Felt intensely in New England, a magnitude 4.6 earthquake struck near Hollis, Maine at 7:12 PM local time, October 16, about 85 miles north of Boston. The earthquake rippled out from the epicenter, which was very shallow at 5km (about 3 miles under the earth’s surface), which was a reason why the earthquake was felt widely throughout the region.
Calls are streaming in to news centers and other stations from alarmed residents. For the moment, it feels like California in the northeast…
There have been reports that phone lines in Maine are down. (update: probable cause due to heavy call traffic)
Residents all across Maine, New Hampshire, Massachusetts, Rhode Island and other New England states report that their homes were shaking. New reports from as far away as Pennsylvania.
A spokeswoman for the Maine Emergency Management Agency, said her dogs started barking several seconds before the quake.
The Seabrook Station nuclear plant, about 63 miles away in New Hampshire, declared an unusual event — the lowest of four emergency classifications, but said it was not affected. The plant has been offline for refueling.
Experts say the region’s geology can make the effects felt in an area up to 10 times larger than quakes of similar size on the West Coast.
Maine Earthquake Shake Map
People in New England, and in its geological extension southward through Long Island, have felt small earthquakes and suffered damage from infrequent larger ones since colonial times. Moderately damaging earthquakes strike somewhere in the region every few decades, and smaller earthquakes are felt roughly twice a year. The Boston area was damaged three times within 28 years in the middle 1700’s, and New York City was damaged in 1737 and 1884. The largest known New England earthquakes occurred in 1638 (magnitude 6.5) in Vermont or New Hampshire, and in 1755 (magnitude 5.8) offshore from Cape Ann northeast of Boston. The Cape Ann earthquake caused severe damage to the Boston waterfront. The most recent New England earthquake to cause moderate damage occurred in 1940 (magnitude 5.6) in central New Hampshire.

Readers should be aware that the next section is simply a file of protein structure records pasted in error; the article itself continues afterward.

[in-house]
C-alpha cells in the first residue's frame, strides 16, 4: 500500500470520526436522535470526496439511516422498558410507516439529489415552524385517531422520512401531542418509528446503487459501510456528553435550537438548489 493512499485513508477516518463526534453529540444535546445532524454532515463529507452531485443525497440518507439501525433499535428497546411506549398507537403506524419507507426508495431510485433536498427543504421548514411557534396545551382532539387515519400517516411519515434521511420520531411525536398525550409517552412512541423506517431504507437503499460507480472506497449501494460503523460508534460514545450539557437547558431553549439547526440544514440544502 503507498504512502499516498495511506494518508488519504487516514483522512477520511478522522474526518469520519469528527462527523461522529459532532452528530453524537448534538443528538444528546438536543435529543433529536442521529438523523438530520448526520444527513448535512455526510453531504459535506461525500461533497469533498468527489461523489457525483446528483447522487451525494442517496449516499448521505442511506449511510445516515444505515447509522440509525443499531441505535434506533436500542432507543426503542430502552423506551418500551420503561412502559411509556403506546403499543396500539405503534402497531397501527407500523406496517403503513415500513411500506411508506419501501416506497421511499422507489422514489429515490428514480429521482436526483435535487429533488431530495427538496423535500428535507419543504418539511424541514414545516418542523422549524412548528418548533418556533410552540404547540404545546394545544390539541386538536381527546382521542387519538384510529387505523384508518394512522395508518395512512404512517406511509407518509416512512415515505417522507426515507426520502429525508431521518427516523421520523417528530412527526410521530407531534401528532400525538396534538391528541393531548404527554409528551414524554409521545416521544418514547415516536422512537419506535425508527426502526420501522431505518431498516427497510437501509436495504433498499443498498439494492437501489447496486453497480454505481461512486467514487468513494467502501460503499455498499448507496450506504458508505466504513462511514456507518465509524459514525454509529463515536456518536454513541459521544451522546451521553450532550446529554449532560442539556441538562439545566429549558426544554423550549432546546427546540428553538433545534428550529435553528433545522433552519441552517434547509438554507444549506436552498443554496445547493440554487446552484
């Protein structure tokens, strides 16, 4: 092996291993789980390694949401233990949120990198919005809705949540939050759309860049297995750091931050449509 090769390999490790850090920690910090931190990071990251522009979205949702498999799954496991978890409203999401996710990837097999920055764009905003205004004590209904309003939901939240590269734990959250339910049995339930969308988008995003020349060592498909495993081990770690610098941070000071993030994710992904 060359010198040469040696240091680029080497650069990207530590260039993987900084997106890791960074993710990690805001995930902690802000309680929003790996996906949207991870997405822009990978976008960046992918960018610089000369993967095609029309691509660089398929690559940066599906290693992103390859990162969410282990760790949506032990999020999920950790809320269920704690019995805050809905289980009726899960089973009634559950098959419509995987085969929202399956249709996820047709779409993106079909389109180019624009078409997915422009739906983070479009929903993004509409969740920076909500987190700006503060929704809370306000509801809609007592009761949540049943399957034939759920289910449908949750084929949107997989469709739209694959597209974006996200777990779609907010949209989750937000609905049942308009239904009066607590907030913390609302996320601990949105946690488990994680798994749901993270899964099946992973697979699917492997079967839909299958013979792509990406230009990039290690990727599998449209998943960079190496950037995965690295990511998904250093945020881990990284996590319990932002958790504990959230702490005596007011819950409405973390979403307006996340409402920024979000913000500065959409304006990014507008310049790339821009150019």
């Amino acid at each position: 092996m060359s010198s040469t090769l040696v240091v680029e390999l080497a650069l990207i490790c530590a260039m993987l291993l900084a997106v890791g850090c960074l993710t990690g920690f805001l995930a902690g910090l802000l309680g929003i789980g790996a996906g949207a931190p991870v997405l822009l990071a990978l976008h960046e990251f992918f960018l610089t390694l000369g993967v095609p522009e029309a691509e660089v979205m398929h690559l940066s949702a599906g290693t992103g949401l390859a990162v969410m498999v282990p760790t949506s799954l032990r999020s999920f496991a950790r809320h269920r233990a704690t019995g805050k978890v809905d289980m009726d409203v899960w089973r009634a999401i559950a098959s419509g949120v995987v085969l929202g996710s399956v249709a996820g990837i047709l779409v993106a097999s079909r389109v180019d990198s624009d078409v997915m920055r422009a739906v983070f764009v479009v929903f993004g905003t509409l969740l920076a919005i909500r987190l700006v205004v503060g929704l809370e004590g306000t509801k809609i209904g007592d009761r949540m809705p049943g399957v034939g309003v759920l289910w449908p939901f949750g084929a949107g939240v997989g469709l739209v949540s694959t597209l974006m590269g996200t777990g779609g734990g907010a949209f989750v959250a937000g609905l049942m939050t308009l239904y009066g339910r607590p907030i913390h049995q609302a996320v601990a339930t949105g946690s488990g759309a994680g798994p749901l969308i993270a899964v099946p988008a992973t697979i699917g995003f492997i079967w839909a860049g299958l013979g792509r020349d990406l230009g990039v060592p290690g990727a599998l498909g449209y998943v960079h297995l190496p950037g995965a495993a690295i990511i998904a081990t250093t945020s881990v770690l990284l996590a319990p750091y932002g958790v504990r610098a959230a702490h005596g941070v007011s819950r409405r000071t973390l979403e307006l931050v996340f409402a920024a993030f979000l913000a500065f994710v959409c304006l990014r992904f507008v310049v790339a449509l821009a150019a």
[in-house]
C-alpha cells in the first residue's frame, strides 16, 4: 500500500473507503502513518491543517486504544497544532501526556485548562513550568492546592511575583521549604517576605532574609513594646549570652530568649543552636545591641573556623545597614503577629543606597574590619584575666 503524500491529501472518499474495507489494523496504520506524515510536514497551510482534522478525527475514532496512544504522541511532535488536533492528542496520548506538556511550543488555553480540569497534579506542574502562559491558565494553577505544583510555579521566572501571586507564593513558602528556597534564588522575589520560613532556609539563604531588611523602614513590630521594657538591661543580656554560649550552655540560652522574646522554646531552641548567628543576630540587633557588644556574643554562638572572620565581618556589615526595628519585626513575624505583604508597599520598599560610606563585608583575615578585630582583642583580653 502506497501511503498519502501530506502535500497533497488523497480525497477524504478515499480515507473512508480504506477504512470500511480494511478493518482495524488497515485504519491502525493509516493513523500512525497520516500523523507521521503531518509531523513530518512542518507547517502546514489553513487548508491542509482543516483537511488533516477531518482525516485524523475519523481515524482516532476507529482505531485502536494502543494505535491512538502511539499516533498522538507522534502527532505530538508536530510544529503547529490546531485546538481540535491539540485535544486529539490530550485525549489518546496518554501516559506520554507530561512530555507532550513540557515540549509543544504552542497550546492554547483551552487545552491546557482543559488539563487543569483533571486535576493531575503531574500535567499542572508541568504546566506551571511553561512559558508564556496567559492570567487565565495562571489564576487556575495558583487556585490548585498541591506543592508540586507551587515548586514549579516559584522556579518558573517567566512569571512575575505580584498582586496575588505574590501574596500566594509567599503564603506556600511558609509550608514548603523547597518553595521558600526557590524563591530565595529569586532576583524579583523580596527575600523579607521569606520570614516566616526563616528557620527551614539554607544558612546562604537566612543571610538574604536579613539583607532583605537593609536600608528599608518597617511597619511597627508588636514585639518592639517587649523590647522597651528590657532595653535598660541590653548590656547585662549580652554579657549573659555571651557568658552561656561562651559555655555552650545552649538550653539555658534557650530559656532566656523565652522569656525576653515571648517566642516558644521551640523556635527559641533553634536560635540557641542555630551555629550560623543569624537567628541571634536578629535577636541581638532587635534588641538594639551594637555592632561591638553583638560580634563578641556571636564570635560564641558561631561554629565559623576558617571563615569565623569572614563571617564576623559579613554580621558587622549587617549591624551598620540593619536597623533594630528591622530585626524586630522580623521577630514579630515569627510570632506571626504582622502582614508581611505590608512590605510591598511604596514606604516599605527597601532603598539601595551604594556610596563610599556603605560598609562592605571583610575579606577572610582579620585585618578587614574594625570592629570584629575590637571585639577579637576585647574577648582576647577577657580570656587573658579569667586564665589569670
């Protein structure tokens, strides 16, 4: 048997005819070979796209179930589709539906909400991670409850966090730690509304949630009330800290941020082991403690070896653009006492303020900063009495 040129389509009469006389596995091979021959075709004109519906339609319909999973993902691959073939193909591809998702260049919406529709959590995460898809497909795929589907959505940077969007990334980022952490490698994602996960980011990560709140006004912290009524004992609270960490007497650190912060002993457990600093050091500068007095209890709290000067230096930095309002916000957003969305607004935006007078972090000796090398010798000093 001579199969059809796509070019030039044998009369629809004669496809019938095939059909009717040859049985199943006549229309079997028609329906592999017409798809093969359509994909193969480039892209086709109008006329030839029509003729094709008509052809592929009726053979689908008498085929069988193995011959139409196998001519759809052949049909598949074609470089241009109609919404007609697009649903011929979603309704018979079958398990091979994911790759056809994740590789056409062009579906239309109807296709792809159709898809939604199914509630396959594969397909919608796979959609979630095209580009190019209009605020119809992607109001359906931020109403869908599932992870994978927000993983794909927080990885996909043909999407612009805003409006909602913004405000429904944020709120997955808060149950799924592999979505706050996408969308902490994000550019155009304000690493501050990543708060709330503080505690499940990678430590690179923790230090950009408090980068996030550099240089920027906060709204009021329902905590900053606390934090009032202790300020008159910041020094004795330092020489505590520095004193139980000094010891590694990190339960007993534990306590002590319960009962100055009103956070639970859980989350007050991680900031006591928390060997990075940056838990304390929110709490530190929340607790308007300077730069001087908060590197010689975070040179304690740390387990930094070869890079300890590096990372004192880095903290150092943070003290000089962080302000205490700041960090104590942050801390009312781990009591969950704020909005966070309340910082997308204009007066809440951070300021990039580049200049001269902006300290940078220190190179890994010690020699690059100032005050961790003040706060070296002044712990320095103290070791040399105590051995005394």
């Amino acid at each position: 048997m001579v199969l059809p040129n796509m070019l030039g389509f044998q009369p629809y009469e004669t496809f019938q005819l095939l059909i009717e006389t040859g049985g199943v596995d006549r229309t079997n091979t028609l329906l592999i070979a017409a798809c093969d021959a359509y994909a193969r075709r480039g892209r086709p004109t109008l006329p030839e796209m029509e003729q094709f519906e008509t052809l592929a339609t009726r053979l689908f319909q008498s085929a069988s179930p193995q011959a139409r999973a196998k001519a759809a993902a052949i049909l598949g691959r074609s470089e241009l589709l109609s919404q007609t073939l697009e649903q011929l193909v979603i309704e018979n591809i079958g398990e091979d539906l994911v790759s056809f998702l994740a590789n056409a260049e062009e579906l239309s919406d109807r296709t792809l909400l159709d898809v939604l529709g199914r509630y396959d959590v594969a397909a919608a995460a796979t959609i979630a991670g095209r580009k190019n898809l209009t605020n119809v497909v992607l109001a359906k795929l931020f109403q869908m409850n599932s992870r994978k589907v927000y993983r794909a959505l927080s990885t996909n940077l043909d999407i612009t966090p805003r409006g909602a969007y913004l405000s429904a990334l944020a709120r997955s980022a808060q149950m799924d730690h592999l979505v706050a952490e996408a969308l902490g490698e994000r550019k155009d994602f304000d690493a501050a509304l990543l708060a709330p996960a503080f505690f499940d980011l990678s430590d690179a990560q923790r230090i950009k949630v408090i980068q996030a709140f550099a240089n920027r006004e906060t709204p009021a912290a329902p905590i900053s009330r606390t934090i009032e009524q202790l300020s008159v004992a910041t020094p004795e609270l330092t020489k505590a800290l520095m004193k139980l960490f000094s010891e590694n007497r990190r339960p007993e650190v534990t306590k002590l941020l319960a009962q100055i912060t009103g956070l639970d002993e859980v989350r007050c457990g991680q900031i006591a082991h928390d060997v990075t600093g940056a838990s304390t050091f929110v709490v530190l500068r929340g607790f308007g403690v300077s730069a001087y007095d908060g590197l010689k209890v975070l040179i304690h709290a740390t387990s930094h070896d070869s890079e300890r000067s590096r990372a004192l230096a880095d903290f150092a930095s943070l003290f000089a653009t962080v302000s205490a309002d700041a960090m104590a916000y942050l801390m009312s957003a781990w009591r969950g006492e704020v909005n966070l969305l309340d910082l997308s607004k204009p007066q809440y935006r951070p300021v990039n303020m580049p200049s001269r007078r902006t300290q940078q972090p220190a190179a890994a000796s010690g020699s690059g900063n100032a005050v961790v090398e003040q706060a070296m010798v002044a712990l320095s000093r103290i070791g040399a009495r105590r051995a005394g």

How about that… earthquakes can strike literally anywhere, and is all the more reason to Be Prepared, no matter where you live.
Update: USGS later downgraded the earthquake to a 4.0, which is very typical behavior for the agency. Having followed their reporting for years, I know that it is extremely rare for them to upgrade a magnitude, but very common to bring it lower, perhaps to bring down the anxiety of the masses, or perhaps due to a very consistent error or problem in their method of recording initial magnitude.
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